) rates of 59% to 60% and 55% to 65%, respectively, for radical cystectomy.[sup.9]-[sup.11,26] Radiotherapy, as a single modality, is certainly suboptimal to surgery, with 5-year overall survival (OS) of only 25% to 30%.[sup.27] While the reported 5-year OS rates of 48% to 63% for bladder preservation therapies consisting of transurethral resection of bladder cancer (TURBT TURBT Transurethral resection of bladder tumor ) followed by chemoradiation may be comparable to the cystectomy group, it is noteworthy that with longer follow-up, 35% to 45% of these patients end up requiring salvage cystectomy (due to suboptimal local disease control), which is certainly technically more challenging, with reported complications as high as 58.5% within 90 days of surgery.[sup.9,28]-[sup.33] A study comparing immediate versus delayed salvage cystectomy has shown that the latter is associated with significantly higher regional lymph node metastasis (26% vs. 12%) and shorter 5-year DSS in patients with advanced bladder cancer (56% vs. 80%).[sup.34] Furthermore, in those who have their bladders preserved and choose not to undergo salvage cystectomy, the 5-year survival drops to 36%.[sup.28]-[sup.32] Ileal neobladders also become much more challenging following pelvic irradiation, with complication rates as high as 33% including prolonged urinary leakage, ureteral ureteral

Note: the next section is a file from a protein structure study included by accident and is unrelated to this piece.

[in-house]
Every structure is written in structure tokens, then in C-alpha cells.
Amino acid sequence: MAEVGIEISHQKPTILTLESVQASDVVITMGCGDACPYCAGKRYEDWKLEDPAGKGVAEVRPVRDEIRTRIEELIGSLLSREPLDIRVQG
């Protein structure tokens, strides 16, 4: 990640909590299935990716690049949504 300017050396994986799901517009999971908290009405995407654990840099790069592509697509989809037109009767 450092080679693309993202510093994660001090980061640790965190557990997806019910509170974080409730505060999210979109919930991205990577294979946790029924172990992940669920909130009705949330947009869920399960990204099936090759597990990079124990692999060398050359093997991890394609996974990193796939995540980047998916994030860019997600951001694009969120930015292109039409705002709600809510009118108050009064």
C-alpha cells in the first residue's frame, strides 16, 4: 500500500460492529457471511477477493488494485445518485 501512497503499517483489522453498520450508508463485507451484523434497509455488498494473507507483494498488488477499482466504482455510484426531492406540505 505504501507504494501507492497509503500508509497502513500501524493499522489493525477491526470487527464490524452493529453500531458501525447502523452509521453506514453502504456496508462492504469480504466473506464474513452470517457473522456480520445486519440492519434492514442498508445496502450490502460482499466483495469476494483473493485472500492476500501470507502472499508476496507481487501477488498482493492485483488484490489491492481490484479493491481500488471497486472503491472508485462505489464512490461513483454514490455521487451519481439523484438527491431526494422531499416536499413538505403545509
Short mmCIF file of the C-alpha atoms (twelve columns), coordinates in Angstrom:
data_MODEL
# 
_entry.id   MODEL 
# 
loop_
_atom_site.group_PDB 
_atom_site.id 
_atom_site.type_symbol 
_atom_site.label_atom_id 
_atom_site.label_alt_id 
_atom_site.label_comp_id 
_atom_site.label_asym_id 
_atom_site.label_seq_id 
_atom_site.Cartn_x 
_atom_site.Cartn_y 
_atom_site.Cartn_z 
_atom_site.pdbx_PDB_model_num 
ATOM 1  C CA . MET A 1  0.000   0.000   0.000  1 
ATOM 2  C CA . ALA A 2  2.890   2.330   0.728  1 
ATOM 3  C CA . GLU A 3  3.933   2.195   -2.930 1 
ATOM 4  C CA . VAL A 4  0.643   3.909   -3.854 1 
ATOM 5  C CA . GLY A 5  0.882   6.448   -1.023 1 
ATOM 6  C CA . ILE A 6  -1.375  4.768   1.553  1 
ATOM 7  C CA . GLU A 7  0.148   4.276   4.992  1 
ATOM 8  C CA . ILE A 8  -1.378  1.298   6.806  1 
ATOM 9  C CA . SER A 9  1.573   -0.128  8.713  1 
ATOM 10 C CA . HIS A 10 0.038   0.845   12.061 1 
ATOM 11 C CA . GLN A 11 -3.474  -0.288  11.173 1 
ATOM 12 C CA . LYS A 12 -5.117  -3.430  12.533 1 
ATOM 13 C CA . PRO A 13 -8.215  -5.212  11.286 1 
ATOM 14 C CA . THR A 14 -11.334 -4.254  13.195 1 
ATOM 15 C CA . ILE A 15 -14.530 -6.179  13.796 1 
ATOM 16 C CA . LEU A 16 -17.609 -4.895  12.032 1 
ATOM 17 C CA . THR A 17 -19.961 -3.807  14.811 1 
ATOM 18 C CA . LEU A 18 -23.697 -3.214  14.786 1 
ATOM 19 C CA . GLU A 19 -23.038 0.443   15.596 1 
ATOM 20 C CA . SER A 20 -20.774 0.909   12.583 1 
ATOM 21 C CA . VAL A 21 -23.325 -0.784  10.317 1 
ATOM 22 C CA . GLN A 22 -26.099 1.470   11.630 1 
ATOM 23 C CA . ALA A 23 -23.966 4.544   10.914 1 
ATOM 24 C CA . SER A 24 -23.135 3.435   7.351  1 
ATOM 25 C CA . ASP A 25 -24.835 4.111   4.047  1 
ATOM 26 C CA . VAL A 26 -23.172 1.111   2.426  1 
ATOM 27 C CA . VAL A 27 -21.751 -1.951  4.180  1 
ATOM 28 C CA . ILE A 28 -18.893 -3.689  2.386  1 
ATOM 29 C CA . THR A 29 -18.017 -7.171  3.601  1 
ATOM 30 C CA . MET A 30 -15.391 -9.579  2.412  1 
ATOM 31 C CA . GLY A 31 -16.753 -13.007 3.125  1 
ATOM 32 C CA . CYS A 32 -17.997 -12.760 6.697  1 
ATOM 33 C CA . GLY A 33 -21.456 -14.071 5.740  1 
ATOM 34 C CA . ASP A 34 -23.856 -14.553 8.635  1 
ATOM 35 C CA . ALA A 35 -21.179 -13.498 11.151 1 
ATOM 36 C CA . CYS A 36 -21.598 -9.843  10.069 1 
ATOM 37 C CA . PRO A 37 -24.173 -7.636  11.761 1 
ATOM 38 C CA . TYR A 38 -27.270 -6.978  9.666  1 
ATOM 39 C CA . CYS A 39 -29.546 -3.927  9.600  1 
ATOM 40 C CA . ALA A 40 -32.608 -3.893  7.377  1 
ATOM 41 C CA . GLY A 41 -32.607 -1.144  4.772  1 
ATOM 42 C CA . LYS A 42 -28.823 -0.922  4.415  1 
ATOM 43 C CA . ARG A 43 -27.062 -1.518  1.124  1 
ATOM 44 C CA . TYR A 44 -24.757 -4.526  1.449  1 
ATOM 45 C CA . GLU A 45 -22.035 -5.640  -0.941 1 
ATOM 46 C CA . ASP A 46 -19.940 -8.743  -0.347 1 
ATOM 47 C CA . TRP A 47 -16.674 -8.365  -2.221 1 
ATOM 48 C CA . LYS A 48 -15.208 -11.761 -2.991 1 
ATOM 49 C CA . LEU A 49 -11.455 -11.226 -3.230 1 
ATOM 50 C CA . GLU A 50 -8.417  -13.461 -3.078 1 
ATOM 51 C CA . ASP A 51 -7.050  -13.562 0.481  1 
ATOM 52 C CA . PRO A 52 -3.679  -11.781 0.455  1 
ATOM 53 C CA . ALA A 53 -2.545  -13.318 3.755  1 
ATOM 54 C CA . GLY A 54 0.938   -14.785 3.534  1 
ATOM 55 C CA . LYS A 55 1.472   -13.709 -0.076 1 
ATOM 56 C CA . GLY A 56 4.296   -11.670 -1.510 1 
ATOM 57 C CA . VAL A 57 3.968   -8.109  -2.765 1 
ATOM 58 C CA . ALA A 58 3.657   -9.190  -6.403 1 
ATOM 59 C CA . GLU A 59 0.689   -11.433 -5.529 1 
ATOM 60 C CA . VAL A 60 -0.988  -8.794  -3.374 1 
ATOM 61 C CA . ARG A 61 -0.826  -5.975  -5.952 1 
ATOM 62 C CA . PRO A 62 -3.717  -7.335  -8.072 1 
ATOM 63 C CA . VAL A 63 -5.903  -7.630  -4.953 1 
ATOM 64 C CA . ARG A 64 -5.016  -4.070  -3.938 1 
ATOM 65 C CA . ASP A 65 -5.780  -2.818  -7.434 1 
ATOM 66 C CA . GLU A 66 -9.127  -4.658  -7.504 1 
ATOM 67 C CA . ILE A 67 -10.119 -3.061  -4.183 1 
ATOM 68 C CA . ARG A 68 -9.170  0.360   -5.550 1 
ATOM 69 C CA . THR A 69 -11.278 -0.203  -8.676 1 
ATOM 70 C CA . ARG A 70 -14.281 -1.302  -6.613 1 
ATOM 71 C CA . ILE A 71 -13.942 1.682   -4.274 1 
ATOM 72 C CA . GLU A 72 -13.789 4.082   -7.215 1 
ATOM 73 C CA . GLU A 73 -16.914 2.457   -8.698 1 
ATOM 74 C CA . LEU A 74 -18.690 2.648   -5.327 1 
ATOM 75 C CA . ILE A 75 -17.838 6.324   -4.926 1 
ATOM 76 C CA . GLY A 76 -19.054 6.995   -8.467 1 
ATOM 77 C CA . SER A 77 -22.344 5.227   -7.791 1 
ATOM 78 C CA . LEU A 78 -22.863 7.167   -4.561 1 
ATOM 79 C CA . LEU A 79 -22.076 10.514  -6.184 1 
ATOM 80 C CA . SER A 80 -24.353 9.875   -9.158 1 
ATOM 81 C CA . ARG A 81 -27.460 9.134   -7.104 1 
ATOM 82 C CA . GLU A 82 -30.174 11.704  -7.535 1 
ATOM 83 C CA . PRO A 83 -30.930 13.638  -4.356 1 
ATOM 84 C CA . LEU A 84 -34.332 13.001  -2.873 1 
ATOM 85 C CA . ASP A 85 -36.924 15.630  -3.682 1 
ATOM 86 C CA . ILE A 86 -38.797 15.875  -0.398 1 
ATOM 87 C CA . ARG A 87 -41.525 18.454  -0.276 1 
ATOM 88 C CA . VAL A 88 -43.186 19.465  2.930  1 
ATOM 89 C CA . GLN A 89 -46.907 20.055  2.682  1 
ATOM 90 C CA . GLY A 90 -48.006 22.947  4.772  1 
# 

pertaining to or emanating from the ureter.


ureteral calculus
ureterolith.

ureteral distention
ureterectasis.
 stenosis, fistulas, and urinary retention with a re-operation rate of 17% at 28 months and significant day and night incontinence rates of 33% and 44%, respectively.[sup.35,36]